The first day of summer arrived at 4:28 a.m. Monday as an about-face to the cold and damp spring, said Kathie Dello, a faculty research assistant for the Oregon Climate Service at Oregon State University.
The unofficial high temperature almost reached 70, with a forecast calling for high temperatures near 80 today, but whether the summery weather will linger throughout the season is kind of a meteorologic tossup, Dello said.
The National Oceanic and Atmospheric Administration’s summer outlook for the Pacific Northwest predicts roughly equal chances of below-average, average and above-average temperatures and precipitation.
“It’s not strong one way or the other,” she said.
The Western Regional Climate Center records for the Corvallis area in July and August report average high temperatures to be in the low 80s and average lows in the low 50s. Corvallis typically sees less than an inch of rainfall during these months.
The seasonal high-pressure system that usually moves in and settles down off the Pacific Northwest sometime in late May or early June was tardy this year.
Weather statistics back up that it’s been a wet, cold spring:
The .75 inches of rain that fell overnight and was recorded in the 24 hours ending at 8 a.m. on June 2 broke the record of .38 inches for the date in 1947. That wasn’t even the rainiest day of the month, however. In the 24 hours ending at 8 a.m. on June 4, .85 of an inch fell into the rain gauge at OSU’s Department of Crop and Soil Science Hylsop Weather Station on Highway 20. June has so far seen eight days with measurable rain and two days with a trace of rain.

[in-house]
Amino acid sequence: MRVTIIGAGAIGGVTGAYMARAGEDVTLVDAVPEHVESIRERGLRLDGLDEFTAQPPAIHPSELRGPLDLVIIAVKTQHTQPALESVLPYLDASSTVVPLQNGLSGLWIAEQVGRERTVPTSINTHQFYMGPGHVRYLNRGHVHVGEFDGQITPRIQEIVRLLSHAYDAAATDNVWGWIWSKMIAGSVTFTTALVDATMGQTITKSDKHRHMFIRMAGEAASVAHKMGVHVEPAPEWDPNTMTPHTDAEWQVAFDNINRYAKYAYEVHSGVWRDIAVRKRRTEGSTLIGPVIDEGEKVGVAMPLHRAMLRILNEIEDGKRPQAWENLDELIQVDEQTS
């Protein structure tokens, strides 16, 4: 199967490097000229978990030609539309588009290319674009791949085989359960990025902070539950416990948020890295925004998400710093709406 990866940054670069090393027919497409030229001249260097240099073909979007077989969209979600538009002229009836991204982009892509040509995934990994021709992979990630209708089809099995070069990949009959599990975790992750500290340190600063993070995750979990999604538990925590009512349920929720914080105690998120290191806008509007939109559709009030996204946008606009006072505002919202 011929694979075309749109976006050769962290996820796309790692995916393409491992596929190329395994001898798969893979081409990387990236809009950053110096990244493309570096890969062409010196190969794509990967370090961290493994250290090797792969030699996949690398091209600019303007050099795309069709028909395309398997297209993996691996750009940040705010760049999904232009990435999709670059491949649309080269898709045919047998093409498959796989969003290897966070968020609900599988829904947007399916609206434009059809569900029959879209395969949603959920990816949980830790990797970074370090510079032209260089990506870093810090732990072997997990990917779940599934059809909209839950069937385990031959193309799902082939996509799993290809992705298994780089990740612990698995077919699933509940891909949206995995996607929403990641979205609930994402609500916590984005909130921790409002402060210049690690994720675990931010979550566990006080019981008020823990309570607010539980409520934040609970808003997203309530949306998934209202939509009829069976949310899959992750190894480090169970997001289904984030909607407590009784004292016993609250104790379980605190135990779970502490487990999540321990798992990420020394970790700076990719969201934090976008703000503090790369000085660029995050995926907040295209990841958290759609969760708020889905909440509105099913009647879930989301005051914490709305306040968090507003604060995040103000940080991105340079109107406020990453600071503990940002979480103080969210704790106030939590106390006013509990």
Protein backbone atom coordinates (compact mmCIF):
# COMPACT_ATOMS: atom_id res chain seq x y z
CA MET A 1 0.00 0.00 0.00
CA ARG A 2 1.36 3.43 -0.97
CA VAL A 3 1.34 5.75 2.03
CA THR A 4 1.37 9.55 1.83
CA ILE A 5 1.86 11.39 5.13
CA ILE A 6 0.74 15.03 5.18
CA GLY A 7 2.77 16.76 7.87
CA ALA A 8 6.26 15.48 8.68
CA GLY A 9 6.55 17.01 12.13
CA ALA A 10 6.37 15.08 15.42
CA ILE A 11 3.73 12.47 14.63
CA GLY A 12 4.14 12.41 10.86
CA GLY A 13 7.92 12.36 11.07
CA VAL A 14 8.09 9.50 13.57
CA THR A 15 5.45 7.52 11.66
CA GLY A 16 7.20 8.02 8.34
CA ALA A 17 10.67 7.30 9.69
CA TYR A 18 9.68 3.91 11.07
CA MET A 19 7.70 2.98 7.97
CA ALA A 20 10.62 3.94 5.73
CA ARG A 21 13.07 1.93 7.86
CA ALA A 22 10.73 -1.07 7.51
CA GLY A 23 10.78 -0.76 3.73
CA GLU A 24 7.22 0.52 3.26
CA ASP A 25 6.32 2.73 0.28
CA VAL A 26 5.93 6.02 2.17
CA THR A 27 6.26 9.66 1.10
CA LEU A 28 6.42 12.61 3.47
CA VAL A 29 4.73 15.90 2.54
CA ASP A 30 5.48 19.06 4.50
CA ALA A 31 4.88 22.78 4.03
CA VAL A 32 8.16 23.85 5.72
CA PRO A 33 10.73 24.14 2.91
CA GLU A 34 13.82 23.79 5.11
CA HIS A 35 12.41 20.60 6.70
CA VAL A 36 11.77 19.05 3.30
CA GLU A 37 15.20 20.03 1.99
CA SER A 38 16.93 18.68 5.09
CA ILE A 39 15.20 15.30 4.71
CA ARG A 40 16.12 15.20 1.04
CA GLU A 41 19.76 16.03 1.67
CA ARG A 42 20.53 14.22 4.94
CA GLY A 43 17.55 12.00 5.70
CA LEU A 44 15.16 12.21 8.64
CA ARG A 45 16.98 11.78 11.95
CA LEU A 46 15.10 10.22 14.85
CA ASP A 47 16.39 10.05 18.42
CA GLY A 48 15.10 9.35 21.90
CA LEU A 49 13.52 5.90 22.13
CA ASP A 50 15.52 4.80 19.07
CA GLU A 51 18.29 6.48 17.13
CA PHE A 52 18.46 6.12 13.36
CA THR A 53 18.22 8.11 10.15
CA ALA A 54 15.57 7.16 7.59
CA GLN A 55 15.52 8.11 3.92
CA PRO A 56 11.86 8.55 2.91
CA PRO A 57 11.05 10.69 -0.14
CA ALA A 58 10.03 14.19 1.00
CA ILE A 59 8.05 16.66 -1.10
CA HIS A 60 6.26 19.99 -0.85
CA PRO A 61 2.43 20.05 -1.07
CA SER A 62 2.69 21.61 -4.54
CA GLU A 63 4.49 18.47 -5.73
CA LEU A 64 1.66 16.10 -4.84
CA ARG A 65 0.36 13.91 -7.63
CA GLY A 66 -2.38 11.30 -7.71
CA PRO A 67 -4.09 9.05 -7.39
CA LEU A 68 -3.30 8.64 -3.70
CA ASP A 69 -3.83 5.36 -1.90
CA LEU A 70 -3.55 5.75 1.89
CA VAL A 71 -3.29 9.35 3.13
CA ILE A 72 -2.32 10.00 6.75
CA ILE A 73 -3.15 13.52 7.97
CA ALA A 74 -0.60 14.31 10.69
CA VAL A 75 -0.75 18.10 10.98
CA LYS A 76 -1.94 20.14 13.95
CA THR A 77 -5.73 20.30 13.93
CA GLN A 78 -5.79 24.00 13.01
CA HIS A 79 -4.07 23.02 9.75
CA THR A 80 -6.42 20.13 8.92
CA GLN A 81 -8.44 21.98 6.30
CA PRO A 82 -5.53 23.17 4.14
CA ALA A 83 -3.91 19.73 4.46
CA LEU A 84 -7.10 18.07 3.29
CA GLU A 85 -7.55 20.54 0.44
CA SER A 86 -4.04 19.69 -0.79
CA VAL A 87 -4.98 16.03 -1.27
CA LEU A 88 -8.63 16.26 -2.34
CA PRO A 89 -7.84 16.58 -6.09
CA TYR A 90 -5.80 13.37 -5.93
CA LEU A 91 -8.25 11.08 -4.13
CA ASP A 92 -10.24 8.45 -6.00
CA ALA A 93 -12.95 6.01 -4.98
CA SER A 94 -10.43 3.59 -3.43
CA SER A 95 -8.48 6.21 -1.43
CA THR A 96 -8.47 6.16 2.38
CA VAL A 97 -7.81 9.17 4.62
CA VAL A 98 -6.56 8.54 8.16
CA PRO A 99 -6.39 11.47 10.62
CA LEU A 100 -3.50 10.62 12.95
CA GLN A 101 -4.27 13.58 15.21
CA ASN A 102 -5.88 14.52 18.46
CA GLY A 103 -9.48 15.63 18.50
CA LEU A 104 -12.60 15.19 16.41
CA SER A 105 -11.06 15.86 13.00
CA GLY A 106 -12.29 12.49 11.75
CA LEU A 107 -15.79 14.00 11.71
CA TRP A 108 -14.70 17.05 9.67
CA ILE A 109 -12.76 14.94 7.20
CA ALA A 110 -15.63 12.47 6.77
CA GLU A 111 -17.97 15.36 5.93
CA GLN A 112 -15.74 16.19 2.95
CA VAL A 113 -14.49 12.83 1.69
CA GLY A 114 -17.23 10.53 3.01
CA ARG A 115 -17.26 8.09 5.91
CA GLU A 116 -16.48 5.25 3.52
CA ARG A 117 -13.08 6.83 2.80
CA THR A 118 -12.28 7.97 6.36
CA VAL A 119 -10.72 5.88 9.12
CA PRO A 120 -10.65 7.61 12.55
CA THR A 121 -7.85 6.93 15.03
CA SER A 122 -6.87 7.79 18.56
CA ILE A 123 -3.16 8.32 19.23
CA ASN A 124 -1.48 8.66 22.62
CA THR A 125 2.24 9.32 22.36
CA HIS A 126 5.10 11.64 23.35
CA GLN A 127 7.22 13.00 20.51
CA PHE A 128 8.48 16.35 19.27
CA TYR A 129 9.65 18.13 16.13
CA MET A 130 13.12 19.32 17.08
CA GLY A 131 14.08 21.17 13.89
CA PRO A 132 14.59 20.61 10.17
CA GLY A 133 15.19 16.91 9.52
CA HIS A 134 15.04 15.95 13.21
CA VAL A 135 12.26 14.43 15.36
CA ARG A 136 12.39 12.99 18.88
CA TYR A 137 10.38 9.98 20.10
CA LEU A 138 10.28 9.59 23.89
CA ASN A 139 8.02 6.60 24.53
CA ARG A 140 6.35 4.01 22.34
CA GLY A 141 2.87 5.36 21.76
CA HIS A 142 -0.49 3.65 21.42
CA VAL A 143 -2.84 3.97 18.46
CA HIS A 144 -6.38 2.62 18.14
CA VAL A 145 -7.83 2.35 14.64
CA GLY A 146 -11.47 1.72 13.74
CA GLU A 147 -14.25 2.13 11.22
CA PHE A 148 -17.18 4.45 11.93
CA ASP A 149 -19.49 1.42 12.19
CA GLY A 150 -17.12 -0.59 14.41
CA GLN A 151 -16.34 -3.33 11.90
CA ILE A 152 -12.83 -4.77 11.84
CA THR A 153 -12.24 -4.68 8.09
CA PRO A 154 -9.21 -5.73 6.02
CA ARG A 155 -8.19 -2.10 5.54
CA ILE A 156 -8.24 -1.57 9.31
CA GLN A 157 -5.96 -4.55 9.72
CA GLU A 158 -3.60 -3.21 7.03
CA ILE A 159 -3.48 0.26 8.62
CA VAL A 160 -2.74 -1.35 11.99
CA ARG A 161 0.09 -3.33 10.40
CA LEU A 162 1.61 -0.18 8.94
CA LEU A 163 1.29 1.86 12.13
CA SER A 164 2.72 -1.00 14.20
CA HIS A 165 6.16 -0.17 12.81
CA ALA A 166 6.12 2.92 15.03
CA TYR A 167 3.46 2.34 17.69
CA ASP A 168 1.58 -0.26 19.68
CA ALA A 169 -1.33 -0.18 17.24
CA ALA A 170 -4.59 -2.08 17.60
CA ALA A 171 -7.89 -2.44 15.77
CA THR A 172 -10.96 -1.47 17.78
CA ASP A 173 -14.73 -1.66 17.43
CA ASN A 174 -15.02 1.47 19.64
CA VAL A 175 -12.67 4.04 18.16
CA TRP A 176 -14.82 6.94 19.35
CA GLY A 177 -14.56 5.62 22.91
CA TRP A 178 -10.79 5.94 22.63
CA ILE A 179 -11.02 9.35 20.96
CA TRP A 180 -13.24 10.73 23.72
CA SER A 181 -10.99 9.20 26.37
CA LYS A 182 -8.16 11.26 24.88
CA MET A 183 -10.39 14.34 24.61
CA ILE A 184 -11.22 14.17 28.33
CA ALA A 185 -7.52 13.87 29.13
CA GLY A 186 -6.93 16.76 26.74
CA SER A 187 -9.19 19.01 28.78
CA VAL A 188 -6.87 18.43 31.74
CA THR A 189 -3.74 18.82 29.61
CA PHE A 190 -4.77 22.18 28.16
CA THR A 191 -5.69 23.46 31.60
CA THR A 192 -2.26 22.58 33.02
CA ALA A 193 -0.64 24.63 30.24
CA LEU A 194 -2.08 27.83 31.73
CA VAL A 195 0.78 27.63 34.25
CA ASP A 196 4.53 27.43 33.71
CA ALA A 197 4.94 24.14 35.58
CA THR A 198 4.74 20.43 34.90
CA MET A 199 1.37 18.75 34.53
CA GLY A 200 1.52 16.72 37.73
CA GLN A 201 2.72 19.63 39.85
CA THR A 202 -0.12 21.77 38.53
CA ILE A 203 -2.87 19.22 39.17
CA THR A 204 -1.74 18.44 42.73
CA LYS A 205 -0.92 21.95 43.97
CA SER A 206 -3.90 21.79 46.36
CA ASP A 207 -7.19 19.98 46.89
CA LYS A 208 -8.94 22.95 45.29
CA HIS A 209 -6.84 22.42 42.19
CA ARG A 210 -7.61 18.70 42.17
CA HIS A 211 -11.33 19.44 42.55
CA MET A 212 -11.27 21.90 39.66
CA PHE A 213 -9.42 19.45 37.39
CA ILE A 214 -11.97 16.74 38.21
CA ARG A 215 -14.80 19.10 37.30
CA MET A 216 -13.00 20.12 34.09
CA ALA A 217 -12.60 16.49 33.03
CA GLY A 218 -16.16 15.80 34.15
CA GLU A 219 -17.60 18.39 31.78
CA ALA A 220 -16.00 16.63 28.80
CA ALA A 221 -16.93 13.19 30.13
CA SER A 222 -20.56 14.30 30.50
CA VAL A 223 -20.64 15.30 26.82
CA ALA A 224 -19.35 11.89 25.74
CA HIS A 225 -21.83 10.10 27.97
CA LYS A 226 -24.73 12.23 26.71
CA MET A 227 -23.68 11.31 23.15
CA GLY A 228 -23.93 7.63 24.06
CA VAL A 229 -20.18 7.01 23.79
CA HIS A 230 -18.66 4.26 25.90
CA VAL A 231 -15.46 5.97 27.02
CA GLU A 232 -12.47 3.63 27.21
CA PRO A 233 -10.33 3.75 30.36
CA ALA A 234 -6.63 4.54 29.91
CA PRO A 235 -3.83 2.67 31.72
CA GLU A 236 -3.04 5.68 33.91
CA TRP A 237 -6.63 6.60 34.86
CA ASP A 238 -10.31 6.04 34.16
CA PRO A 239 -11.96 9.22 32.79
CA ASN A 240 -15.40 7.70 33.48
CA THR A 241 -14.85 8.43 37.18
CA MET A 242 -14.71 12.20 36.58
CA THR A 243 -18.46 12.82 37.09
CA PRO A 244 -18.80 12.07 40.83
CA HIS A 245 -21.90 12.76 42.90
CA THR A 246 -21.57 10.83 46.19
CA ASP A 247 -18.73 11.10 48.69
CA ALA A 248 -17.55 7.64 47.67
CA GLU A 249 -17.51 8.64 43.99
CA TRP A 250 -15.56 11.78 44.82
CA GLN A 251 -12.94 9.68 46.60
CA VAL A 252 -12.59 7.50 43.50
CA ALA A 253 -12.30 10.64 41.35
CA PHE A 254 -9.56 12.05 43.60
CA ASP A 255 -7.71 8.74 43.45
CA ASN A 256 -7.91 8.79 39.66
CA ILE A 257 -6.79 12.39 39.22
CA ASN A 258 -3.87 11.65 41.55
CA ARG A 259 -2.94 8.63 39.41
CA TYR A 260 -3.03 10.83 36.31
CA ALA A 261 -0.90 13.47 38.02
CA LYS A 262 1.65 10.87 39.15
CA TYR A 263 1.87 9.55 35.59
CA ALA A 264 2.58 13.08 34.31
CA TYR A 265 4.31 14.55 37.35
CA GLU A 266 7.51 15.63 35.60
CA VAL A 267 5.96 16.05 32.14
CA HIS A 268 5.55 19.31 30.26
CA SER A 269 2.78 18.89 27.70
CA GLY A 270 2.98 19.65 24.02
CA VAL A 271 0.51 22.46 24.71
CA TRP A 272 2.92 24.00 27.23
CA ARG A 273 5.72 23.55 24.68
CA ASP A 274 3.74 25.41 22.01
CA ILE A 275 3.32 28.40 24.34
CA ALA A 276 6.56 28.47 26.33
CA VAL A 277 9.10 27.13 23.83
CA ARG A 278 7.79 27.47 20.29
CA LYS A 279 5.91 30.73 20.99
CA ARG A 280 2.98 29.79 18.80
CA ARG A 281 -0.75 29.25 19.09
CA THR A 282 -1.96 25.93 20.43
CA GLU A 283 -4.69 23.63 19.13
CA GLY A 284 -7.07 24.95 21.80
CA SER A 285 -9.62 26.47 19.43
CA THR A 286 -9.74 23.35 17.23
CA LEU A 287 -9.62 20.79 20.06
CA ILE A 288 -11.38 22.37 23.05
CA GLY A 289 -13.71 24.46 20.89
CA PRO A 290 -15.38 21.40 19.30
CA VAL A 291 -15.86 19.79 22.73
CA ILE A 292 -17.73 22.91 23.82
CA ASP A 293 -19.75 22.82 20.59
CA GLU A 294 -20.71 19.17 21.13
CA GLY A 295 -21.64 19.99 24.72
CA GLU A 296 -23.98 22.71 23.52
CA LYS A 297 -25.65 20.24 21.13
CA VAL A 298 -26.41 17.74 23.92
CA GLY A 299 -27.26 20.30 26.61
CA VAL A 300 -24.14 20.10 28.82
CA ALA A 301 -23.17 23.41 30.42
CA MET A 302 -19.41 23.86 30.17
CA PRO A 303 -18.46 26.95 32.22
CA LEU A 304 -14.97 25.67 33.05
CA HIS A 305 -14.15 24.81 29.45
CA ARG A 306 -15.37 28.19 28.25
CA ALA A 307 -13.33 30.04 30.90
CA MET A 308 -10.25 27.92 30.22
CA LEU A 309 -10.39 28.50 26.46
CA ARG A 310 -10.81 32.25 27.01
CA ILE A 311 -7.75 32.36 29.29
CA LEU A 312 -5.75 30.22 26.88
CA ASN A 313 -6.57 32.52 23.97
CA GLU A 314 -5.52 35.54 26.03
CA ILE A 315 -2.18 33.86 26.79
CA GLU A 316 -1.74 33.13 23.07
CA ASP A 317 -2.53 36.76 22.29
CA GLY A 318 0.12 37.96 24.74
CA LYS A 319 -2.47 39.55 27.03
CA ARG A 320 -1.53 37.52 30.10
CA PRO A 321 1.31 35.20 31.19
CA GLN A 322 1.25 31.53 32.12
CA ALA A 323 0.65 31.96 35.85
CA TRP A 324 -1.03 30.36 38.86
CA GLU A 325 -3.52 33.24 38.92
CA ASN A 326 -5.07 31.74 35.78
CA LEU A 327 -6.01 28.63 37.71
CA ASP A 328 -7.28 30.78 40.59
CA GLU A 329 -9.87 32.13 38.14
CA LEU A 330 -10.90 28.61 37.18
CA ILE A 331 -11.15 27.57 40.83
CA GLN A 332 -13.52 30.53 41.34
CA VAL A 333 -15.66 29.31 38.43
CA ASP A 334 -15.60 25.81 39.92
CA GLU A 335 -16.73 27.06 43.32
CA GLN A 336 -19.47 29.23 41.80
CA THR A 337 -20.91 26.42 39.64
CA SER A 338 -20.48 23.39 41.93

And cold? The spring of 2010 had more than its share. The low of 29 recorded on April 1 tied the 1945 record.
Barb Fick, a horticulture agent for the Benton County office of the OSU Extension Service, said the cold and damp has allowed more fungus growth on Oregon strawberries, but enough sunshine mingled with the rain to give it a touch of sweetness. Gardeners can expect to harvest their tomatoes and other summer vegetables a little later than usual, however.
“We just need to be a little more patient this year,” she said.
Fick said tomatoes ripen more slowly in the Willamette Valley because the cool ocean air rolls in off the Pacific and typically keeps nighttime temperatures low. That makes for more comfortable sleeping weather, but doesn’t provide the ripening power as hot summer nights in the Midwest, for example.
Today’s forecast calls for sunbreaks today, with a high temperature between 75 and 80, a mixture of clouds and sun for the rest of the week, with overnight lows of 45 to 50. Only a small chance of rain is in the forecast.
Looking ahead to winter, far more rain and snow are expected, Dello said. NOAA’s long-range predictions are for a La Nina Watch for this next winter, predicting cooler ocean surface temperatures.
“(La Nina) tilts the odds toward a cooler and snowier winter,” Dello said.
El Nino — the opposite surface-temperature abnormality of La Nina — caused warm surface temperatures in the Pacific over the winter, bringing warmer and drier weather than usual. The snowpack was so low, that forecasters had predicted a summer drought. The spring rains have washed that out of the forecast, however.